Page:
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[raf-ter, rahf-] /ˈræf tər, ˈrɑf-/
any of a series of timbers or the like, usually having a pronounced slope, for supporting the sheathing and covering of a roof.
verb (used with object)
British Dialect. to plow (a field) so that the soil of a furrow is pushed over onto an unplowed adjacent strip.
Origin of rafter1
before 900; Middle English; Old English rǣfter; cognate with Middle Low German rafter, Old Norse raptr. See raft1
Related forms
unraftered, adjective


[raf-ter, rahf-] /ˈræf tər, ˈrɑf-/
a person who engages in the sport or pastime of rafting.
a person who travels on a raft, especially to flee a country.


[raf-ter, rahf-] /ˈræf tər, ˈrɑf-/
a flock, especially of turkeys.
raft2 + -er1 Unabridged
Based on the Random House Dictionary, © Random House, Inc. 2015.
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Examples from the Web for rafter
Contemporary Examples
Historical Examples
  • The room inside was lighted by a fist-sized chunk of lumicon, hung in a net bag of thongs from the rafter over the table.

    The Keeper Henry Beam Piper
  • I'll fix the noose and jump with it from the rafter, then you can look for me!

    The Power of Darkness Leo Tolstoy
  • The boy heard him but did not say a word, lying on top of a rafter.

    Seven Mohave Myths A. L. Kroeber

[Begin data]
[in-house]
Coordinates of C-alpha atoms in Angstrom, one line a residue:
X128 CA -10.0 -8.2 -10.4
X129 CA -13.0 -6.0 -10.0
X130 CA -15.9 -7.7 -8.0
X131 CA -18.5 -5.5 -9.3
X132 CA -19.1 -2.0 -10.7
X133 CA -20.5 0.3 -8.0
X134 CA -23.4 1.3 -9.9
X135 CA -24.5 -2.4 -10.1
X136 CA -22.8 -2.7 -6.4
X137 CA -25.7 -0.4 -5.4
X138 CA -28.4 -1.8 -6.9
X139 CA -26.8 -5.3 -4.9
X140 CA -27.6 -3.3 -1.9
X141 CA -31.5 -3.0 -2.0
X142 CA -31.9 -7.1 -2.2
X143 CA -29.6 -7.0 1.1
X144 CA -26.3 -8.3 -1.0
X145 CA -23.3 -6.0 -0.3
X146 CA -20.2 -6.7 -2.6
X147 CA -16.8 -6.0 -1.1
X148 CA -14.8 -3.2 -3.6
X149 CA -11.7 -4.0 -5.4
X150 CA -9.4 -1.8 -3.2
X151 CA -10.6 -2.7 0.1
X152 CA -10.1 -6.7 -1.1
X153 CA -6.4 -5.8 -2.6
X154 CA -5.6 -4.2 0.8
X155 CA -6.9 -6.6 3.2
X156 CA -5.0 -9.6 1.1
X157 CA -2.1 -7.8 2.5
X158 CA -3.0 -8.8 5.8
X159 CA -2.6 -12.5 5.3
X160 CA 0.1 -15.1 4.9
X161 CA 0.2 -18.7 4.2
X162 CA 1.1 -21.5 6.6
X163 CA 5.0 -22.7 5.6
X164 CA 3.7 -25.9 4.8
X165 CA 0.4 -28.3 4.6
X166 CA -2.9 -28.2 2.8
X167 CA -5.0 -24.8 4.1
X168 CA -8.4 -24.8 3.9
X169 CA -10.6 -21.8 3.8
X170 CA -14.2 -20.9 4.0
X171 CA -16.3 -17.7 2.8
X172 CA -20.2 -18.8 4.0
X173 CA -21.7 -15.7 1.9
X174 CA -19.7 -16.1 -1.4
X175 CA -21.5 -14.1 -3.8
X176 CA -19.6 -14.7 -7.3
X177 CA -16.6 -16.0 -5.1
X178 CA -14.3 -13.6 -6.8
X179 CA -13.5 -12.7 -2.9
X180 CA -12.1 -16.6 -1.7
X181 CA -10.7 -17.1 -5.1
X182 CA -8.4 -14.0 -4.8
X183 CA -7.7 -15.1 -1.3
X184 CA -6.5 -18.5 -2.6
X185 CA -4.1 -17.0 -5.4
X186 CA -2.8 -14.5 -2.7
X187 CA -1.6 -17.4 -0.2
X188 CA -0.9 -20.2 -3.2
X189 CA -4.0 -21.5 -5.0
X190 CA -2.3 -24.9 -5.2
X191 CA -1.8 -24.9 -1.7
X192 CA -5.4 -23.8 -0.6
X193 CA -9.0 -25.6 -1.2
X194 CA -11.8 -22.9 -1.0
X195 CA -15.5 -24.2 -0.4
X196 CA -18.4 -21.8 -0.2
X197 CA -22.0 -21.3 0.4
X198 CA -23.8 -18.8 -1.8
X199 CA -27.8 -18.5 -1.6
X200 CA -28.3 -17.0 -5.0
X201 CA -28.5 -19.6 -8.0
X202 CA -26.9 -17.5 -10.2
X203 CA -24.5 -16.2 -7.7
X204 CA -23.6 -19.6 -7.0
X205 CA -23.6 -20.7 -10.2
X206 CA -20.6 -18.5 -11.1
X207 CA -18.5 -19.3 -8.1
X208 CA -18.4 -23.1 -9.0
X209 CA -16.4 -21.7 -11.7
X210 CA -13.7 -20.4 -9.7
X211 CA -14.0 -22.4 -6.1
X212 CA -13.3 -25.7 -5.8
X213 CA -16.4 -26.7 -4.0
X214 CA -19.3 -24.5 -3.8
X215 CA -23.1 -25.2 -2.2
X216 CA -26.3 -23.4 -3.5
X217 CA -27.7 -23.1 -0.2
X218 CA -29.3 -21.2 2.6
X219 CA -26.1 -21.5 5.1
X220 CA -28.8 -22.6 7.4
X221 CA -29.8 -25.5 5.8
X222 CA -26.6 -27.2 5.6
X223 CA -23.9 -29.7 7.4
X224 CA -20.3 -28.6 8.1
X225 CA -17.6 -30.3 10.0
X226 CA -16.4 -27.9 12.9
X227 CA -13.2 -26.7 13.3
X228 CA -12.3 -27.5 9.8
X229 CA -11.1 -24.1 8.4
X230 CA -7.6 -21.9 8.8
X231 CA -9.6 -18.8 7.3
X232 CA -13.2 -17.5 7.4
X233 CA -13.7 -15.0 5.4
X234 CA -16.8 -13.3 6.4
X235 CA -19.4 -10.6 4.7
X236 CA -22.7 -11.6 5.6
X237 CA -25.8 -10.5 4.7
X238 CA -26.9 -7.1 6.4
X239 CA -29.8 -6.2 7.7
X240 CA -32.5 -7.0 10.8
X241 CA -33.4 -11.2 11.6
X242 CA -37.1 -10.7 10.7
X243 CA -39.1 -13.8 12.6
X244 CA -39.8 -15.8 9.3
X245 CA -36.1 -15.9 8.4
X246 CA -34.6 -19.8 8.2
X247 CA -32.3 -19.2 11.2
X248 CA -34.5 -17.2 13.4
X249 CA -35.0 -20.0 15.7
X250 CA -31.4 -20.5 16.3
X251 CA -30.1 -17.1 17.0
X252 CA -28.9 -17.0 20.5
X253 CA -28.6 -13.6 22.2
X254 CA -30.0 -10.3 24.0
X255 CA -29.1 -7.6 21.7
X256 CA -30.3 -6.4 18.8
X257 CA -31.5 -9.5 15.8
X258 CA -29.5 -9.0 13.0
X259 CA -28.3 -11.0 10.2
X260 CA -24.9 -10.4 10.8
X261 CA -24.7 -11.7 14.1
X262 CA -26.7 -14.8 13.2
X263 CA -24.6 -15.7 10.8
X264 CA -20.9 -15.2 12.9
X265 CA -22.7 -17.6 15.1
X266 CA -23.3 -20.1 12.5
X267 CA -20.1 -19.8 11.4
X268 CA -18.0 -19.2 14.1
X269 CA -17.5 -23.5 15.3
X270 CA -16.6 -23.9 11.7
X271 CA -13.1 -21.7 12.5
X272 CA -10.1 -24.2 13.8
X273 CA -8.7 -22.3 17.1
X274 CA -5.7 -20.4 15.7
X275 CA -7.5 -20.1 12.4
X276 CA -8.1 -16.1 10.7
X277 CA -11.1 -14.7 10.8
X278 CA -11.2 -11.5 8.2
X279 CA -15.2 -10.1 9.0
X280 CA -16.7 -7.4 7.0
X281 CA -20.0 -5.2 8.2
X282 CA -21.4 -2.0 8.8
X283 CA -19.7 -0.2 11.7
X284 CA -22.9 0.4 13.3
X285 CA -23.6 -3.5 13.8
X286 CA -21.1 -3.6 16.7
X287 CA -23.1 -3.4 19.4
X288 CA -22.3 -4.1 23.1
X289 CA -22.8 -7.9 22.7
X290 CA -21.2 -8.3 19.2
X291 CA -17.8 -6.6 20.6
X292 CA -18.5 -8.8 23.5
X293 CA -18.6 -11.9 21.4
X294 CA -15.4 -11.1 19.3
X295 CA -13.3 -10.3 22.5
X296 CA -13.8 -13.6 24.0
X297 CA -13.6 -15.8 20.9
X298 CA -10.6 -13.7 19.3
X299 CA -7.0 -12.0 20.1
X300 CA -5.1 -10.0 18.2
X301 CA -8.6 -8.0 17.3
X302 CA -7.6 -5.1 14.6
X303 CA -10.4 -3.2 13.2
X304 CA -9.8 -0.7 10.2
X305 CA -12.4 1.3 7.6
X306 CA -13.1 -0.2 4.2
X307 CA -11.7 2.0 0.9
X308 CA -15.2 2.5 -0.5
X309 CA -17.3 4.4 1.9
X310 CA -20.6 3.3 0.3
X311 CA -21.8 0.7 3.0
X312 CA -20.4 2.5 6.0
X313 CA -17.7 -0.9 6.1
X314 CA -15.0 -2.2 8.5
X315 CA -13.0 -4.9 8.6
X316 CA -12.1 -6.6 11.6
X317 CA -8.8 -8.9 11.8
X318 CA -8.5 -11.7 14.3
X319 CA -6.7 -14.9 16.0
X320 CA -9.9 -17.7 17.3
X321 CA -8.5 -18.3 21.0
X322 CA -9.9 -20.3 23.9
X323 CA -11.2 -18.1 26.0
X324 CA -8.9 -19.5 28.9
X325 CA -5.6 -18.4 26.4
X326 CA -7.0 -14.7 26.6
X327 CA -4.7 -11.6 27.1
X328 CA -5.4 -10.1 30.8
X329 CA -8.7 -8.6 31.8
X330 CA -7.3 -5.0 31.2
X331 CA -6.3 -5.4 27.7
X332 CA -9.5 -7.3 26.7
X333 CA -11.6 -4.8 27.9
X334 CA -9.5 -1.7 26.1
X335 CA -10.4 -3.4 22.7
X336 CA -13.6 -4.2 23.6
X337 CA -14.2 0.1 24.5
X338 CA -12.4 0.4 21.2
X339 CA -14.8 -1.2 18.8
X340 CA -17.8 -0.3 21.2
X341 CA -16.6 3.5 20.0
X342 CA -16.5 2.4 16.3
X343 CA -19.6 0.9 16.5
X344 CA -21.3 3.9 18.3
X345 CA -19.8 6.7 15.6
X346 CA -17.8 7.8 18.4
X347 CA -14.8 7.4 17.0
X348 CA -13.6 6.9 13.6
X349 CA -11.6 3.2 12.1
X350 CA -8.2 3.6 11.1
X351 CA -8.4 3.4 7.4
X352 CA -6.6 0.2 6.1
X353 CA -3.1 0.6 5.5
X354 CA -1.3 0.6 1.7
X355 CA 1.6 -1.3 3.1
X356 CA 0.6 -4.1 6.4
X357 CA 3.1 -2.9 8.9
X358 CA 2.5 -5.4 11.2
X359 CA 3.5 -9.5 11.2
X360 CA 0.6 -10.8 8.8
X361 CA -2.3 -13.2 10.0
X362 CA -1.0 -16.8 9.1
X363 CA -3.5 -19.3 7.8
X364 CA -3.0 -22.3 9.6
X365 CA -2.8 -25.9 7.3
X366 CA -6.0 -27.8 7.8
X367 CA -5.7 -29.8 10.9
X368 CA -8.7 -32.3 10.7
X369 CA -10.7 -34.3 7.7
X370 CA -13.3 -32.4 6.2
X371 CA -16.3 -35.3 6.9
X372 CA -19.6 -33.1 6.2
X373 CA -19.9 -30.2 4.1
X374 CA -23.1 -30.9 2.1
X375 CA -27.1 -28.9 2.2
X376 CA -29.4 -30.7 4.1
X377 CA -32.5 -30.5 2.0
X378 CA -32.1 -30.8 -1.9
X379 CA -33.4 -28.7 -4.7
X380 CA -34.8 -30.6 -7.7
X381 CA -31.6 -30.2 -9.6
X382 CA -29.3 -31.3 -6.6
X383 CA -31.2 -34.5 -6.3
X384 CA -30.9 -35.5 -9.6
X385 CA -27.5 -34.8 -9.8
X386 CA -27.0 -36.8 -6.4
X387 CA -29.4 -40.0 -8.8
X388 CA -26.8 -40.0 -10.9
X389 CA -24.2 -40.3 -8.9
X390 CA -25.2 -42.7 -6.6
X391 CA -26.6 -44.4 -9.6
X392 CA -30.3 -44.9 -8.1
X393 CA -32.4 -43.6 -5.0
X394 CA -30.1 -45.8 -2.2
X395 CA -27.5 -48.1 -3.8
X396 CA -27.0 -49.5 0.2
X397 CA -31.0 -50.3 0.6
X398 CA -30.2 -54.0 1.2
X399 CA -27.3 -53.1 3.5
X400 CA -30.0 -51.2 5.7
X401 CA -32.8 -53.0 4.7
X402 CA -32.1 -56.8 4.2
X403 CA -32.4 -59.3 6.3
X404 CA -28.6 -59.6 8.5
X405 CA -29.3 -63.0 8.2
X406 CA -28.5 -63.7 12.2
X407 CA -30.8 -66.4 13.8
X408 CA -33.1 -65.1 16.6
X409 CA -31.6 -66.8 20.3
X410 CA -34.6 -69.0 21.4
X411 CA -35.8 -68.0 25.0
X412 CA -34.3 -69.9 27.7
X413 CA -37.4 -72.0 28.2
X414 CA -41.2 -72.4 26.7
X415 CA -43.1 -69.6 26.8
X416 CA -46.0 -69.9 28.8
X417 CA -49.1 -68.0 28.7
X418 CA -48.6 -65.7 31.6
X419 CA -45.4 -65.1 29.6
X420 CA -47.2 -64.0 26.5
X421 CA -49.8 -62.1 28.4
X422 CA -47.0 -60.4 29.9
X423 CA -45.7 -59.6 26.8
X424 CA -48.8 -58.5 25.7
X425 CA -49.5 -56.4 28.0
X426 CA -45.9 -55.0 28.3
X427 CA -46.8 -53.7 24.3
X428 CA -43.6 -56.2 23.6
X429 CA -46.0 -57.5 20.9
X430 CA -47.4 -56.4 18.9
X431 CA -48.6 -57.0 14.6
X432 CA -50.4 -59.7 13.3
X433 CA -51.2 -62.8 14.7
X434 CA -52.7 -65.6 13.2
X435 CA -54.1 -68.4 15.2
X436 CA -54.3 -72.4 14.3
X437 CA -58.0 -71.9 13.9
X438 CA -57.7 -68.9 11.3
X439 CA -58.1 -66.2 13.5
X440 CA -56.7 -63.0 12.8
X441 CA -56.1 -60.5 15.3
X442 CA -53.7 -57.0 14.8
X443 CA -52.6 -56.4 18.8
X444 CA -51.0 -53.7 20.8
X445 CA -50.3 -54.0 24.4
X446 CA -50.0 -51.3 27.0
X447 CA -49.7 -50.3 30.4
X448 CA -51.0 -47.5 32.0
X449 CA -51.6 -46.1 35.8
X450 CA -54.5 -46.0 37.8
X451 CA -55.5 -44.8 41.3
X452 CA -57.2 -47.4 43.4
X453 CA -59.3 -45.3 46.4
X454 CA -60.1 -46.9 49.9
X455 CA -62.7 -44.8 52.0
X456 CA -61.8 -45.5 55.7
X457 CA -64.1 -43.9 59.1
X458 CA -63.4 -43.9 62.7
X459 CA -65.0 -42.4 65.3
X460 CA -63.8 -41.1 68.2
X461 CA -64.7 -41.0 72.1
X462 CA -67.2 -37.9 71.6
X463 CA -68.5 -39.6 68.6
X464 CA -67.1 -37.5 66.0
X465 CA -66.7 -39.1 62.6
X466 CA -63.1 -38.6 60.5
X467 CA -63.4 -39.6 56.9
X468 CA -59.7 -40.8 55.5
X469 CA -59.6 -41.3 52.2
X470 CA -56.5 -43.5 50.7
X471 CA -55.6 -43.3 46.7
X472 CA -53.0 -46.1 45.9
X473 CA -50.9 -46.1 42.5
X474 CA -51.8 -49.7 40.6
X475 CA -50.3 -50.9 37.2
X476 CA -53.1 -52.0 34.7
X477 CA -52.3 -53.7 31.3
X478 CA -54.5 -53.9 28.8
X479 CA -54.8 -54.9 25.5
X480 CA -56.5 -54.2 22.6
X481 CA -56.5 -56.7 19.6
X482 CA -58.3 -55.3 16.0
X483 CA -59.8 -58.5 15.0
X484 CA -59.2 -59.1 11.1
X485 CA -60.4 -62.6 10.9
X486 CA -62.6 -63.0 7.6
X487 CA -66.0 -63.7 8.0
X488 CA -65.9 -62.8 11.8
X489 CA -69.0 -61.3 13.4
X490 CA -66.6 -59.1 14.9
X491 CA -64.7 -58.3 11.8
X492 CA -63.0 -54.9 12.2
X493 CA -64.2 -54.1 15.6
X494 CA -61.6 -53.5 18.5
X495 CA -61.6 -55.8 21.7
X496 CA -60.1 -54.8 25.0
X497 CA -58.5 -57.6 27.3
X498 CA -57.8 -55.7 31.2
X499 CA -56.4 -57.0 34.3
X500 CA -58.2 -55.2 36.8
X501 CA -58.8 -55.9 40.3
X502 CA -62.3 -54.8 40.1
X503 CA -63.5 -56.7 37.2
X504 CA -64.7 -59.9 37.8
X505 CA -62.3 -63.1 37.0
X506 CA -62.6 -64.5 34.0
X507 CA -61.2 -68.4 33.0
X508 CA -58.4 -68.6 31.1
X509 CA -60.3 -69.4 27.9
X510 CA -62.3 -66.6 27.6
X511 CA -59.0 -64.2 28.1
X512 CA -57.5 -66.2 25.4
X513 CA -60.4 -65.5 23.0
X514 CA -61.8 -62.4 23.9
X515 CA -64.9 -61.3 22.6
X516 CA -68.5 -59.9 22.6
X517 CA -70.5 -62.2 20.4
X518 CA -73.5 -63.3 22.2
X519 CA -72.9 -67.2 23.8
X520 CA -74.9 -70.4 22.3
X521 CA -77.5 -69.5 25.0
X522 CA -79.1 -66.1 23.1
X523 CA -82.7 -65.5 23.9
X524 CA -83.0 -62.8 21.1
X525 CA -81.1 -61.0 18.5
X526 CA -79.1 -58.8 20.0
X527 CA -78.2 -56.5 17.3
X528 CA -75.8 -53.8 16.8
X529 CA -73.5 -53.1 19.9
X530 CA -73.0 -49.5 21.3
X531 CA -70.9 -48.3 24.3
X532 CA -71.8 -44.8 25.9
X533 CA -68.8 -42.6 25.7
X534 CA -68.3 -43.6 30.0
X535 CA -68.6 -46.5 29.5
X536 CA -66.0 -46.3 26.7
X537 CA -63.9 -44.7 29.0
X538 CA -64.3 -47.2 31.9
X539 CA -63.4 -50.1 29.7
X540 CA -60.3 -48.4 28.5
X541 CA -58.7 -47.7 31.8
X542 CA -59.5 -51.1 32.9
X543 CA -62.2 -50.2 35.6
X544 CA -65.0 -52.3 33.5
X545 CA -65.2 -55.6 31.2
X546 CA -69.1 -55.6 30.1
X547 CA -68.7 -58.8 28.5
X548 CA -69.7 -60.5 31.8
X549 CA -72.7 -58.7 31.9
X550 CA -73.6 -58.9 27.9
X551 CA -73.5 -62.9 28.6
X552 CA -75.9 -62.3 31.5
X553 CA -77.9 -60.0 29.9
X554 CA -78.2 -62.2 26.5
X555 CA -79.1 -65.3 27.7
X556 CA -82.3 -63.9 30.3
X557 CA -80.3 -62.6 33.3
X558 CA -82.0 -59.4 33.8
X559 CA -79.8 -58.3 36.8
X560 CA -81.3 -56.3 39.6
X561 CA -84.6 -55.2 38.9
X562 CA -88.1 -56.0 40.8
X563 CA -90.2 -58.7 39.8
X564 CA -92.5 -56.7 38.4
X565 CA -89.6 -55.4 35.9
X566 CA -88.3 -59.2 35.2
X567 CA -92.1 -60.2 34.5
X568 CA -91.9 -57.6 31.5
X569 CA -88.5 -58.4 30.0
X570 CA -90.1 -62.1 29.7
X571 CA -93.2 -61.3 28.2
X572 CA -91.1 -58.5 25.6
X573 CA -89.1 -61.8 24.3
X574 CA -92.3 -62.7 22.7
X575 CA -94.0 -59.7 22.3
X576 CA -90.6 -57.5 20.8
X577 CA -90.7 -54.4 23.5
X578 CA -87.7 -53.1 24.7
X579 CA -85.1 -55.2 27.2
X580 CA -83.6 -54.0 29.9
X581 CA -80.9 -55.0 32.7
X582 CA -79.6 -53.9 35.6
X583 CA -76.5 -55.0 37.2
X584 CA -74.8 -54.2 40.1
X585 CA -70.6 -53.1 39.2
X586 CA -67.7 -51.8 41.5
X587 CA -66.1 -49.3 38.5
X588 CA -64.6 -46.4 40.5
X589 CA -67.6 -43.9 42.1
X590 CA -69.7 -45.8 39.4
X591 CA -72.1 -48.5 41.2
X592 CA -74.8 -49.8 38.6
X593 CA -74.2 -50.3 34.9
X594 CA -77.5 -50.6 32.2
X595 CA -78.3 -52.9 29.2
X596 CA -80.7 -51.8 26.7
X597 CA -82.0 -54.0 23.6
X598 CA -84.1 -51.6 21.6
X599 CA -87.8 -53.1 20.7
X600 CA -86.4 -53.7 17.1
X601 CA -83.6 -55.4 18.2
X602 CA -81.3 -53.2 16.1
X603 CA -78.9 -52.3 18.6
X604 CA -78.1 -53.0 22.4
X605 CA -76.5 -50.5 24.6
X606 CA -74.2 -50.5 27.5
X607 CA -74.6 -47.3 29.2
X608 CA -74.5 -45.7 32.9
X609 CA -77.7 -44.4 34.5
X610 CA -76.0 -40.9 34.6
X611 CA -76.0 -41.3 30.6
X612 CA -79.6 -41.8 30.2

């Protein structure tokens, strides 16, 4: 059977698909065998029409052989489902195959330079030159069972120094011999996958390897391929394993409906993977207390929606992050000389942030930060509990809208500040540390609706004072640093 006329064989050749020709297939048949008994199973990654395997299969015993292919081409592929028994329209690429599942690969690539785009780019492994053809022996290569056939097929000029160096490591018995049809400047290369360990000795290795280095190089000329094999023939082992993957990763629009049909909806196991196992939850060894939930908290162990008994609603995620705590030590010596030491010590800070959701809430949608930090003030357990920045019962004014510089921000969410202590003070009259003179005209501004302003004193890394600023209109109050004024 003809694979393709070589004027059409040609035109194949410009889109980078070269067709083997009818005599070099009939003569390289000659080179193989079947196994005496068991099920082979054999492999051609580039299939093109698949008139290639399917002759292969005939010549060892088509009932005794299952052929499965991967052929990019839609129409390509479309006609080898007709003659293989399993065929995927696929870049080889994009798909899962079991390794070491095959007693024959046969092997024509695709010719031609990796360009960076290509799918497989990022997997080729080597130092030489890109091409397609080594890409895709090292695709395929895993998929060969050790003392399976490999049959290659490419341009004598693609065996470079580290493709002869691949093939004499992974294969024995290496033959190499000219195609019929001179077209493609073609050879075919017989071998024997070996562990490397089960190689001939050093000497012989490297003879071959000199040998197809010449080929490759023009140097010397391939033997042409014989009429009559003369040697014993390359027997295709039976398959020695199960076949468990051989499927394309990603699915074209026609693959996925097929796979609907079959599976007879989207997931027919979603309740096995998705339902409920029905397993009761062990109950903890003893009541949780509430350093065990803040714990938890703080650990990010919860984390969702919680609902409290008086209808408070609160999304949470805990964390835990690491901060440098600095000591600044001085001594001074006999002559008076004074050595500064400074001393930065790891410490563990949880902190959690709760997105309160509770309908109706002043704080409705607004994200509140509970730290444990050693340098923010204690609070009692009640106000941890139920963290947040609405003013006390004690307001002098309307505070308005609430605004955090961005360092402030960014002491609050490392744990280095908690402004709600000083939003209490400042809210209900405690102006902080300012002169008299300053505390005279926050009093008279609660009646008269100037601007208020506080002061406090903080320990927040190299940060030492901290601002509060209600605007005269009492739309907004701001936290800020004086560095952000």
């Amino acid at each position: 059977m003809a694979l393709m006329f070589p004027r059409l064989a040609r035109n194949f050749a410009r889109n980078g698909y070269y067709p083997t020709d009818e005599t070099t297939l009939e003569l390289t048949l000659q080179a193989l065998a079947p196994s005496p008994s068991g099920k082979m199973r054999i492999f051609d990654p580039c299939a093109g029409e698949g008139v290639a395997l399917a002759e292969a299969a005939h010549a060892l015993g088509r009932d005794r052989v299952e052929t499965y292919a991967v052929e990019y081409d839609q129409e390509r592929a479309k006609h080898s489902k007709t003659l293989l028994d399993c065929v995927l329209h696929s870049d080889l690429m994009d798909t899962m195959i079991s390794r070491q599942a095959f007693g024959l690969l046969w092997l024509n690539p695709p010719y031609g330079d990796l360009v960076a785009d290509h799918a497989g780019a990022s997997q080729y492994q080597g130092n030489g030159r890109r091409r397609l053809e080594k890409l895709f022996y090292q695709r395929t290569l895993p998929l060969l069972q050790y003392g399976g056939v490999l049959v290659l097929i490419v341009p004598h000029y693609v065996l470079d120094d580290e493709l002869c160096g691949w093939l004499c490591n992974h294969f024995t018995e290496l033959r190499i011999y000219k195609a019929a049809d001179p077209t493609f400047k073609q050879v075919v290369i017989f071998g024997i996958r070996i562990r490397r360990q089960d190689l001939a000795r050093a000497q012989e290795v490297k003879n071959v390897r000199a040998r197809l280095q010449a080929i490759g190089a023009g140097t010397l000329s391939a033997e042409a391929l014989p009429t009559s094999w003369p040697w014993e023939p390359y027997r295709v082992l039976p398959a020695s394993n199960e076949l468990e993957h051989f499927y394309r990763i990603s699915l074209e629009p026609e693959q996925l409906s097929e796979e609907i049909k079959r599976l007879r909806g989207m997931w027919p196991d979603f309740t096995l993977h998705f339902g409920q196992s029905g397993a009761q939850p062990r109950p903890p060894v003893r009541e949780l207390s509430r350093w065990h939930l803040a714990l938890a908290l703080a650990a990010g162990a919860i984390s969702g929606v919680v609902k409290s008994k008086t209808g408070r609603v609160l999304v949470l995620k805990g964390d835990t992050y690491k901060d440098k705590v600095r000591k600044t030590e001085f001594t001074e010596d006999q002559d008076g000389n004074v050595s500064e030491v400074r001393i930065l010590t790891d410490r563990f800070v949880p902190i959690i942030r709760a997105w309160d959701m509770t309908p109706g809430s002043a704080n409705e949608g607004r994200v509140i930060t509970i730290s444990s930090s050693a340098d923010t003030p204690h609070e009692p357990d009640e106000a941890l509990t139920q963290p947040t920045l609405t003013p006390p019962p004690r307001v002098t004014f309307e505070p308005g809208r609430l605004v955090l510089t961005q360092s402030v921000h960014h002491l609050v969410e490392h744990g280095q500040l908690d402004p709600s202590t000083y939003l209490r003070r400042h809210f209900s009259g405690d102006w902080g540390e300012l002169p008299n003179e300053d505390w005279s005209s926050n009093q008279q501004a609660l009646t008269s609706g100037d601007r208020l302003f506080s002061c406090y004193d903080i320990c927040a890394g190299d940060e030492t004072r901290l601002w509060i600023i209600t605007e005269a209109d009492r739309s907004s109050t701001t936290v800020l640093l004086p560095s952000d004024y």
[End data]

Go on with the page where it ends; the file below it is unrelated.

• A few of the slates had fallen away and exposed part of a rafter.

    By the Barrow River Edmund Leamy
  • He shivered as he rose, and went to the window, where his clothes were hanging from a rafter.

    Barlasch of the Guard H. S. Merriman
  • Nail mitred end of braces to the upright, and then to rafter.

    Carpentry and Woodwork Edwin W. Foster
  • She flew upon the work bench, thence to a rafter and settled herself as if for the night.

  • Mr. Springett had risen too, and swept down a ball of cobwebs from a rafter.

    Rewards and Fairies Rudyard Kipling
  • As he spoke a bullet whistled through the door and struck a tin of condensed milk which hung by a string from the rafter.

    The Red Horizon Patrick MacGill
British Dictionary definitions for rafter


any one of a set of sloping beams that form the framework of a roof
Word Origin
Old English ræfter; related to Old Saxon rehter, Old Norse raptr, Old High German rāvo; see raft1
Collins English Dictionary - Complete & Unabridged 2012 Digital Edition
© William Collins Sons & Co. Ltd. 1979, 1986 © HarperCollins
Publishers 1998, 2000, 2003, 2005, 2006, 2007, 2009, 2012
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Word Origin and History for rafter

"sloping timber of a roof," Old English ræftras (West Saxon), reftras (Mercian), both plural, related to Old Norse raptr "log," from Proto-Germanic *raf-tra-, from PIE *rap-tro-, from root *rep- "stake, beam."

Online Etymology Dictionary, © 2010 Douglas Harper
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